In the coming years, the shortage of rheumatologists is expected to worsen. So attracting medical students to the specialty and good rheumatology candidates to your practice will be vital to meeting patients’ needs. But what are the best ways to accomplish this?
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Explore This IssueApril 2018
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To attract medical students, Aruni Jayatilleke, MD, MS, assistant professor of medicine, Drexel University College of Medicine, Philadelphia, believes increasing student exposure to rheumatology patients and their illnesses is key. Practicing rheumatologists can volunteer as a faculty member at a medical school to precept students or serve as small group facilitators or lecturers.
Additionally, Dr. Jayatilleke advises encouraging medical students to shadow you during their preclinical years or offer opportunities at your clinic to do rotations during their later years. Rheumatologists can also participate in outreach opportunities, such as walks to raise money for arthritis and lupus or medical school-affiliated community service. Organizing support for patient outreach with students, particularly when they are shadowing you or doing a rotation in your clinic, can help solidify a mentor relationship.
The Rheumatology Research Foundation provides opportunities for medical students and residents to learn from faculty and gain early exposure to rheumatology. Winners of the Foundation’s Medical and Graduate Student Preceptorships are provided a chance to spend several weeks with an established rheumatology professional, either in a community-based or academic practice, and learn more about the field of rheumatology.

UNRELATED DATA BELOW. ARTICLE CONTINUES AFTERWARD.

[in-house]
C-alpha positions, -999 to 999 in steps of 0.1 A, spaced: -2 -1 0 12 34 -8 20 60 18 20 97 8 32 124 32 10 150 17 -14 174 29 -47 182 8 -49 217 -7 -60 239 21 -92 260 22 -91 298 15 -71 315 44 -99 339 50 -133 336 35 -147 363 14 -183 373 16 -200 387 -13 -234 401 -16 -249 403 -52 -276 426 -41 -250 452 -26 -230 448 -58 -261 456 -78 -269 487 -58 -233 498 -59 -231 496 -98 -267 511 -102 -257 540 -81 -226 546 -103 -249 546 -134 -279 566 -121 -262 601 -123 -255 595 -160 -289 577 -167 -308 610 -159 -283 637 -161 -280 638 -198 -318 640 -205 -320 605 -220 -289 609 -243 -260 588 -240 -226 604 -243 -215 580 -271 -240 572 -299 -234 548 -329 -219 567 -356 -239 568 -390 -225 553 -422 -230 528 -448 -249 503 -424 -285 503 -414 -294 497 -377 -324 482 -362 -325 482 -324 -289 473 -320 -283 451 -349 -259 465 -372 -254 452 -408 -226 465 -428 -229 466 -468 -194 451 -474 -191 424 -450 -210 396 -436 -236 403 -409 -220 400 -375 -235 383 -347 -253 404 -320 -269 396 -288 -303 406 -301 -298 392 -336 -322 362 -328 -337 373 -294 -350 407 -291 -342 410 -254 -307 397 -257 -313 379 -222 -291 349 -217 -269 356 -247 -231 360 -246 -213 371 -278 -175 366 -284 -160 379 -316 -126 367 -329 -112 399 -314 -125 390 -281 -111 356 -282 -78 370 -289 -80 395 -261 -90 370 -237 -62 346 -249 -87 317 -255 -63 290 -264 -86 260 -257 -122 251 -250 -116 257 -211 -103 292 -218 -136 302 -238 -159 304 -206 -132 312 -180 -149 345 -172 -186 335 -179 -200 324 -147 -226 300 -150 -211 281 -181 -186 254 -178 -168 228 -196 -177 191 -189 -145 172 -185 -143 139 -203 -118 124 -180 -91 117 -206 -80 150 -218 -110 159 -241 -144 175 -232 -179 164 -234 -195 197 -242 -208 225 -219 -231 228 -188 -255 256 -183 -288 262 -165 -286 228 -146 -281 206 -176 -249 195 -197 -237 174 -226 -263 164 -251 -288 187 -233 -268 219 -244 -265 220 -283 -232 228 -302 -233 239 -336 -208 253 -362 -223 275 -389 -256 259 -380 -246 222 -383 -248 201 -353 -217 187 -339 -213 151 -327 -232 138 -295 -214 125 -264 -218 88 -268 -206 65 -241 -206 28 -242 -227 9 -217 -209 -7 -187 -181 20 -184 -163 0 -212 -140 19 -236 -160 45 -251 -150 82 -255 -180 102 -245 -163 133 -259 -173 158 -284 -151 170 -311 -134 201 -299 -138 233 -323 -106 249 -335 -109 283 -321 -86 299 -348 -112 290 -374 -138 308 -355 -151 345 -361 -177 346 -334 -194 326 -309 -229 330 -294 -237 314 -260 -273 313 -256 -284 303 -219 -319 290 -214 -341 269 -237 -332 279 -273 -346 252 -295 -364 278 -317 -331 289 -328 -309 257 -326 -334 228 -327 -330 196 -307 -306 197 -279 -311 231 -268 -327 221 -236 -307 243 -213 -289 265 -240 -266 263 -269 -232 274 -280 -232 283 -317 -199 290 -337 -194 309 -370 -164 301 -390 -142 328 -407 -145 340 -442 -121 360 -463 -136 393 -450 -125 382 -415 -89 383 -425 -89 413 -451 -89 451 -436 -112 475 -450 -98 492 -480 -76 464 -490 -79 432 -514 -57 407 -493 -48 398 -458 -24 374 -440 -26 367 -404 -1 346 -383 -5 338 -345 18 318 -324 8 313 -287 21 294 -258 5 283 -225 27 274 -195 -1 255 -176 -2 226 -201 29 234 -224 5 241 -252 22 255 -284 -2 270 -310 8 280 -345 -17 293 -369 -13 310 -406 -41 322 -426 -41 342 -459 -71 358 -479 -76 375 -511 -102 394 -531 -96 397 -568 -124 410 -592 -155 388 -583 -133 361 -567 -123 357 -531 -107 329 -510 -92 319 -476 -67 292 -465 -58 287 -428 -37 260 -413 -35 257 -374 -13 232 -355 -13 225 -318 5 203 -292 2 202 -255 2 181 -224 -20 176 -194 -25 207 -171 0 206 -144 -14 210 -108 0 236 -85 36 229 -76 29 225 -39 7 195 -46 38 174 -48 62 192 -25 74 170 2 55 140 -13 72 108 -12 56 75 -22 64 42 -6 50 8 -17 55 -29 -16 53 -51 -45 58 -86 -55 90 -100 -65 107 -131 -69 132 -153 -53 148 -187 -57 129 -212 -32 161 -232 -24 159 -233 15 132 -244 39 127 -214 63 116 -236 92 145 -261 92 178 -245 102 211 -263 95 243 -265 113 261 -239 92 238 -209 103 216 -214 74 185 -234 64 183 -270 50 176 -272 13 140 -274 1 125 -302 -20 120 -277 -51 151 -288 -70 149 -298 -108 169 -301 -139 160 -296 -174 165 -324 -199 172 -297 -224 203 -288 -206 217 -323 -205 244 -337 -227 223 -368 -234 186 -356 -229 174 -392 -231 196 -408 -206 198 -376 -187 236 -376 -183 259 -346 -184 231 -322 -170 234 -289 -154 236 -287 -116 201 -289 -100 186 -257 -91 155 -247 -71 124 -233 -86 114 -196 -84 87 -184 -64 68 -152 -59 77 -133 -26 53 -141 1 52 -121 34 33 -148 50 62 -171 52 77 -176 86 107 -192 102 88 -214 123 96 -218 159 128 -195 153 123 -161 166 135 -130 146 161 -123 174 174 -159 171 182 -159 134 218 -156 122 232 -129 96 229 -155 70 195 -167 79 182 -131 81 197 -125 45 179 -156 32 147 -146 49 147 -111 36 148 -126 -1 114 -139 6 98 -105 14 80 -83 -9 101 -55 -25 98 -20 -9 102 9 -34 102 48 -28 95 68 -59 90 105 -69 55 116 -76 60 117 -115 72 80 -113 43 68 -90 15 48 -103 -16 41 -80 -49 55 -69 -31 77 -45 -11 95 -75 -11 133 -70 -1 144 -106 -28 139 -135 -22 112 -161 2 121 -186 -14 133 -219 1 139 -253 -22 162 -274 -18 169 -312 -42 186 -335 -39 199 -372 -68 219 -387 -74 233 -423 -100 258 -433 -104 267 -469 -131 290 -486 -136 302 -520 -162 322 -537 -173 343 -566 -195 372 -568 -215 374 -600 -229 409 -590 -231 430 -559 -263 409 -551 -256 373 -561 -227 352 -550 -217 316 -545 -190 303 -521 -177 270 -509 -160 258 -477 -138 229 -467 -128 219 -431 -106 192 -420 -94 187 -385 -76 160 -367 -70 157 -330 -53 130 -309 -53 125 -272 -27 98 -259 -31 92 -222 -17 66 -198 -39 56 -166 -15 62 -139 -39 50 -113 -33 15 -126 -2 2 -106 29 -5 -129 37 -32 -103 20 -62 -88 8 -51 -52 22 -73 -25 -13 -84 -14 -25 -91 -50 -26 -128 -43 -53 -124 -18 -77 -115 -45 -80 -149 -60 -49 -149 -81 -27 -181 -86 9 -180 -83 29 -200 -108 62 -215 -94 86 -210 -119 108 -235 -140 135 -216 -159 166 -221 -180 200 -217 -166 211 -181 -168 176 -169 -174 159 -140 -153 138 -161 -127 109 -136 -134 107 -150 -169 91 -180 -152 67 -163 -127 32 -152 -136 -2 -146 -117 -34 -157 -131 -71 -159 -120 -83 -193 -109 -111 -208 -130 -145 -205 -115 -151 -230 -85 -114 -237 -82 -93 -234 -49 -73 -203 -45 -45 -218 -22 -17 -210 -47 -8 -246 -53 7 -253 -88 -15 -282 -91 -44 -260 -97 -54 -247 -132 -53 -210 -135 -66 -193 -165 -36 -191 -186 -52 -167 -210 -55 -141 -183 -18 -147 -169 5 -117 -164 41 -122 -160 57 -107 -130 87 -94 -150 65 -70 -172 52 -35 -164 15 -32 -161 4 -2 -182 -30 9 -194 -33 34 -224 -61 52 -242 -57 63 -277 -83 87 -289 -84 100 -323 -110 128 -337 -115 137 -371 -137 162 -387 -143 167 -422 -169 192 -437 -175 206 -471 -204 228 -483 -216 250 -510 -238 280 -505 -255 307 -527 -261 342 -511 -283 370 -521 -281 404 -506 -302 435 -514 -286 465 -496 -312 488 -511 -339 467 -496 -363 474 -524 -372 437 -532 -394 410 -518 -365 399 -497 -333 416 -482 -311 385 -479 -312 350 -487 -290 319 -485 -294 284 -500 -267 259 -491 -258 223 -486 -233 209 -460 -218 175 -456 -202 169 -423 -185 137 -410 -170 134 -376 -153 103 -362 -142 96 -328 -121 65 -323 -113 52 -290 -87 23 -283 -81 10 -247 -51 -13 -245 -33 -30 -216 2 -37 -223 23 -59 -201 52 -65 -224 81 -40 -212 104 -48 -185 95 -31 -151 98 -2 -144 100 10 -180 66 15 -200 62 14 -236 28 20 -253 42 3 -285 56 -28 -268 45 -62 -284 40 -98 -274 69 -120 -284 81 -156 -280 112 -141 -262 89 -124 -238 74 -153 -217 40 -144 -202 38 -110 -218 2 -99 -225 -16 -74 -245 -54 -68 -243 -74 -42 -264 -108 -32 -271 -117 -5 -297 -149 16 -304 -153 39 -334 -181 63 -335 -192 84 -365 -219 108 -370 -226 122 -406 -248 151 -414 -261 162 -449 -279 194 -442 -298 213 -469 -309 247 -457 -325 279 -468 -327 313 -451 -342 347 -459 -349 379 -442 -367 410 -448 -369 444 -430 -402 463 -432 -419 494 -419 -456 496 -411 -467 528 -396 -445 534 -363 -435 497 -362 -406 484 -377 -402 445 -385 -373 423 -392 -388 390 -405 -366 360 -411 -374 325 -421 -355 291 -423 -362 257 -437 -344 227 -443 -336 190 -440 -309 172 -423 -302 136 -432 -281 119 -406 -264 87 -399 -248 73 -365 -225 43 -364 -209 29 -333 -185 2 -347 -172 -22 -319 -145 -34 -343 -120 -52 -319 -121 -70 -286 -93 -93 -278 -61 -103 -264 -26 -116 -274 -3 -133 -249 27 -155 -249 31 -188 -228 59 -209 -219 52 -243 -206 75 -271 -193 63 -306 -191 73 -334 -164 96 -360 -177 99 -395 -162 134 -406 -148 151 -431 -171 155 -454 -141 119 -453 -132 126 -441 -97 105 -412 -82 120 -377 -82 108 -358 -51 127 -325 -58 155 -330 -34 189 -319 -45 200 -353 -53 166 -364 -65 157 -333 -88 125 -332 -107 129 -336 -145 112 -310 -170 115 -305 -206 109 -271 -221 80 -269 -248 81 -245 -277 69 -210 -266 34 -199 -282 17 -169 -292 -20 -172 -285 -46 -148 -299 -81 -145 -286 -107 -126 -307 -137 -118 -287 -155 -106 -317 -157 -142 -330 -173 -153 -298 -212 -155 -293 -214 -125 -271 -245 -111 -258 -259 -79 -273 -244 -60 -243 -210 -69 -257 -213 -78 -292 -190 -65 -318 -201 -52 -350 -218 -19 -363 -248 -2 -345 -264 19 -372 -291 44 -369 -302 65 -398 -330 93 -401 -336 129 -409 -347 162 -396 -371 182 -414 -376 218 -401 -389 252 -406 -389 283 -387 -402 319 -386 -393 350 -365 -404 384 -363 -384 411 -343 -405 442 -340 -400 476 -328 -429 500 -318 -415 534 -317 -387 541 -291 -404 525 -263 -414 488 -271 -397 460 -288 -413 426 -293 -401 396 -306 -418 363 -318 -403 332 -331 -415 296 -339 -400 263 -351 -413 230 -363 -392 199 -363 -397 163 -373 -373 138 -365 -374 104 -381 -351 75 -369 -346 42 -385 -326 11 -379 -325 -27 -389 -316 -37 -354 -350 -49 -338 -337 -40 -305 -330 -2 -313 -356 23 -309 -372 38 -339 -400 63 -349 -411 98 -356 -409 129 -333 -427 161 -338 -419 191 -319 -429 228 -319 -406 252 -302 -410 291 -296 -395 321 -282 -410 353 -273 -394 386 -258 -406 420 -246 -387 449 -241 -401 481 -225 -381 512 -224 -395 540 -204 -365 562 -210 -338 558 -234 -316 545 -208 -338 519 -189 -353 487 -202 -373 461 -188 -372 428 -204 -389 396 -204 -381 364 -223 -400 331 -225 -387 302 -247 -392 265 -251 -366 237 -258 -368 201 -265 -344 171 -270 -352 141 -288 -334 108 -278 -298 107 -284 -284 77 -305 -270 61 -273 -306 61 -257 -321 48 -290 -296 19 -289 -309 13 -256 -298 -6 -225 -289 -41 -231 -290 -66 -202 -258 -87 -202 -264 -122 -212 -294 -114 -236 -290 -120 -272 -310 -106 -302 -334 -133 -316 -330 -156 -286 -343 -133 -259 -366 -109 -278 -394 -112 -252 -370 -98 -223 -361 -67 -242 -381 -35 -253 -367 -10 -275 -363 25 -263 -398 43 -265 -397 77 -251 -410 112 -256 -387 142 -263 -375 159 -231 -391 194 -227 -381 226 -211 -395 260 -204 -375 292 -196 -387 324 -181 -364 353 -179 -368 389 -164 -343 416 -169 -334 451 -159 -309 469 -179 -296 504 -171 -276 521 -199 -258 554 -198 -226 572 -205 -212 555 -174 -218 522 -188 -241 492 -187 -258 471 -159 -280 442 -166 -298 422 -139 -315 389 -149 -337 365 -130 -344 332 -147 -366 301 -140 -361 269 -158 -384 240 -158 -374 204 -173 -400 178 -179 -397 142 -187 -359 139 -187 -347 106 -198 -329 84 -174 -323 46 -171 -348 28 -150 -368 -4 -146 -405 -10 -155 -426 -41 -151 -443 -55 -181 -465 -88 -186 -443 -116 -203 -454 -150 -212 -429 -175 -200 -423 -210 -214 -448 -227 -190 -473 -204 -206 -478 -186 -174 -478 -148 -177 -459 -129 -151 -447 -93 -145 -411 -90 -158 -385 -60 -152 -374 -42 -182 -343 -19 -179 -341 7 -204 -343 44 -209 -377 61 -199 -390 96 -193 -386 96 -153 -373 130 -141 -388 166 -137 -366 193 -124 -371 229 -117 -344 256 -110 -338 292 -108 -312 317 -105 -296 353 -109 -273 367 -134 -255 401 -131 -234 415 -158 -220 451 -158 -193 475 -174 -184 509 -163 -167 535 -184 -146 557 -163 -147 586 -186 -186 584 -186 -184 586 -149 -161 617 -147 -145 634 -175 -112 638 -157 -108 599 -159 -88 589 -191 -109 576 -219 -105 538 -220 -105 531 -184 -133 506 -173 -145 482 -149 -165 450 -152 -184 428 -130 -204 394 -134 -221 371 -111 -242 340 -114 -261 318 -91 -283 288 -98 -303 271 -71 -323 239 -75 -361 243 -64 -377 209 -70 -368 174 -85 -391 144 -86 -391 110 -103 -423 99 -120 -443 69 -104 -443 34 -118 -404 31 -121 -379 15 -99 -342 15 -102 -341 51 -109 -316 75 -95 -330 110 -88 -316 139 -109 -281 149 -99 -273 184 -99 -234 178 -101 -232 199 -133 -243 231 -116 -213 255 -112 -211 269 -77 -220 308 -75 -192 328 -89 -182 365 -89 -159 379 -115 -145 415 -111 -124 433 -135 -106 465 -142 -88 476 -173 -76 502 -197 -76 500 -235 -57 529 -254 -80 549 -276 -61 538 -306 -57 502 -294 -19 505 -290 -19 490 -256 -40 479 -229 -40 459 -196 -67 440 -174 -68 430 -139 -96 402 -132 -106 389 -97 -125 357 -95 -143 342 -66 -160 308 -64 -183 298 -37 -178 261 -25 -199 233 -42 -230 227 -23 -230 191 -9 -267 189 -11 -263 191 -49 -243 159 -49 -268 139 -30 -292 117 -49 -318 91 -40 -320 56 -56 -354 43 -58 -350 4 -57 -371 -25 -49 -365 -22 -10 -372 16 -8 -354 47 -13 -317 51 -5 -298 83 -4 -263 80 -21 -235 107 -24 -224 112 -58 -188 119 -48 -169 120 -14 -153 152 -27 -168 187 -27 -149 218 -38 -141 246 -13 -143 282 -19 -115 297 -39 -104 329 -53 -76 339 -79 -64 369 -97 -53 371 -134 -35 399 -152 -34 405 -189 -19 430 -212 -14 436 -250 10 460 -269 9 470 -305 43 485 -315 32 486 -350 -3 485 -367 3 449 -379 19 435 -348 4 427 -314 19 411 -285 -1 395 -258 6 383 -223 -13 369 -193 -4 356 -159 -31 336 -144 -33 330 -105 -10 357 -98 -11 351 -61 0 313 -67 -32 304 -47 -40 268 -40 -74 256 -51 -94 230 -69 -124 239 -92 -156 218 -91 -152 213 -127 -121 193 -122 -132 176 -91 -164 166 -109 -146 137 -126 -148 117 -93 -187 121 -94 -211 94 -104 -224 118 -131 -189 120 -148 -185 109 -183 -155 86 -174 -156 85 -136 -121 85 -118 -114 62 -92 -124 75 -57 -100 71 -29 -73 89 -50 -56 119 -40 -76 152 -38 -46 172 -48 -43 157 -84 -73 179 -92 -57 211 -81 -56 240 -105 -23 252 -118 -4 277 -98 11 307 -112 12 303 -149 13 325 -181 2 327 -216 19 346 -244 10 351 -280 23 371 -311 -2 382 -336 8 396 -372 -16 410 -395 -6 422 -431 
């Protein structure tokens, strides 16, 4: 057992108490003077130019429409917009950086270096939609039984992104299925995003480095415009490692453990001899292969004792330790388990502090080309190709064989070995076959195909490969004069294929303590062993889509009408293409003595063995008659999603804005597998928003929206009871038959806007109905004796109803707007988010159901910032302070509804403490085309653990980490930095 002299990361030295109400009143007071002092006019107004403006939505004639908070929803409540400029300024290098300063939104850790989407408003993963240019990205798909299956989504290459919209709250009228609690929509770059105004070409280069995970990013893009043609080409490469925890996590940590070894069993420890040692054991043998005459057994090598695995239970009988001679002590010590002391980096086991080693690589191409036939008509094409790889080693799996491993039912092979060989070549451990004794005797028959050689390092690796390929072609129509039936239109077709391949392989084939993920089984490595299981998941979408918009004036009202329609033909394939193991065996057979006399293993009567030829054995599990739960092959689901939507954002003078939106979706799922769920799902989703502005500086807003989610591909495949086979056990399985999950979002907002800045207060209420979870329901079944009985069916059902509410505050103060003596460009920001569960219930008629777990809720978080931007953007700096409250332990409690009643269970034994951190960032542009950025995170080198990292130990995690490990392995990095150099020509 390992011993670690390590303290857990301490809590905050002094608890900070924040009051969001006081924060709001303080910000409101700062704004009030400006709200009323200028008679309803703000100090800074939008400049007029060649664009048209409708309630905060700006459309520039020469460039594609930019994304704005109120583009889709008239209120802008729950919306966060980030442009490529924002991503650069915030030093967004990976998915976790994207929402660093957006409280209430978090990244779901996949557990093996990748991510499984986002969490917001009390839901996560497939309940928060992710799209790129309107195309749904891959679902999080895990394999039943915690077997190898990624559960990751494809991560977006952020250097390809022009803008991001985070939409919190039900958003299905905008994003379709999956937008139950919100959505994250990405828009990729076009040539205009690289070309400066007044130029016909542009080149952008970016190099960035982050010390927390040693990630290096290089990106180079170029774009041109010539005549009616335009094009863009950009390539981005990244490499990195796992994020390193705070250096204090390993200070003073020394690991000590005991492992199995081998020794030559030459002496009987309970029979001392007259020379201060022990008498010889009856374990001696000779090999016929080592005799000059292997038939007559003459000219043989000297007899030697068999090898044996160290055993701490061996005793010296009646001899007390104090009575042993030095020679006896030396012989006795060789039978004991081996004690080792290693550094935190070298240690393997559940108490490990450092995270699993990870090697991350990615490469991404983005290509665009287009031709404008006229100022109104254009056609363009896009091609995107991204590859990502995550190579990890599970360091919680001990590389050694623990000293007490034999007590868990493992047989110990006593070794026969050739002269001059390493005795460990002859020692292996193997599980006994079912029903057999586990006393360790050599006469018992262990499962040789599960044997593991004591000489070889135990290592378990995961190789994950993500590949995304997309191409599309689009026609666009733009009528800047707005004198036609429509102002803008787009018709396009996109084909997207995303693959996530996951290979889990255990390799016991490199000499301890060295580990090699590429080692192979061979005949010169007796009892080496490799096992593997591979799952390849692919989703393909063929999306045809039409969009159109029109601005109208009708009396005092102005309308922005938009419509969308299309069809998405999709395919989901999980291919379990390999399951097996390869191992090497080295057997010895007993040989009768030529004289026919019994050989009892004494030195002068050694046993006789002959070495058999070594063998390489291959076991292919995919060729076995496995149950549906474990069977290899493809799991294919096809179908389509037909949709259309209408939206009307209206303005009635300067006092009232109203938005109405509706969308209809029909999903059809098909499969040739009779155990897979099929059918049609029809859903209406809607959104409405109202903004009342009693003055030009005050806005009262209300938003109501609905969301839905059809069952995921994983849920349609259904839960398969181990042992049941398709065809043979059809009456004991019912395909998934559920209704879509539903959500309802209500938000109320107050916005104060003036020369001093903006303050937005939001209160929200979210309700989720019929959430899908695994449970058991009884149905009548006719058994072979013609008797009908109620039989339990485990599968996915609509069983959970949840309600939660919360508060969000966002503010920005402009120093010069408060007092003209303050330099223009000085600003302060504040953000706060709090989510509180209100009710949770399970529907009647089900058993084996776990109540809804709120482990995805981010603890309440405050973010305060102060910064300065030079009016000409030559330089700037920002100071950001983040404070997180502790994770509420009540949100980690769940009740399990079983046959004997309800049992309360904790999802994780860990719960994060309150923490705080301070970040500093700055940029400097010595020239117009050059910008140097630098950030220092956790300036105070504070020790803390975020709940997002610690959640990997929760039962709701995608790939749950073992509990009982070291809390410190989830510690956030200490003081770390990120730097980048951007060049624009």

Another strategy: Travis Singleton, senior vice president of Merritt Hawkins, a physician-recruitment firm in Dallas, suggests becoming an advocate for rheumatology by writing and blogging for physician and consumer publications and websites about how rheumatology offers financial, emotional and lifestyle benefits. Emphasize that with the shortage of rheumatologists worsening, the need for rheumatologists will increase and salaries are likely to increase in the future.
Even if a rheumatologist is not affiliated with an academic practice, they can still get in front of medical or pre-med students at local universities. Mr. Singleton notes that residency directors and medical school chairs are increasingly looking to address the business of medicine, which doctors in training are not usually exposed to. Rheumatologists can contact their local medical school and residency leaders directly to ask about opportunities to speak about the details of running a medical practice, as well as why rheumatology is a good specialty choice.
To attract new rheumatologists to your practice, it’s important to know what other rheumatology practices offer their employees to be competitive. Merritt Hawkins derived internal data from incentives offered in approximately 30 efforts to recruit rheumatologists to various practice settings from September 2016 through December 2017. It found that $200,000 was a low starting salary, $253,000 was average and $325,000 was high, Mr. Singleton reports.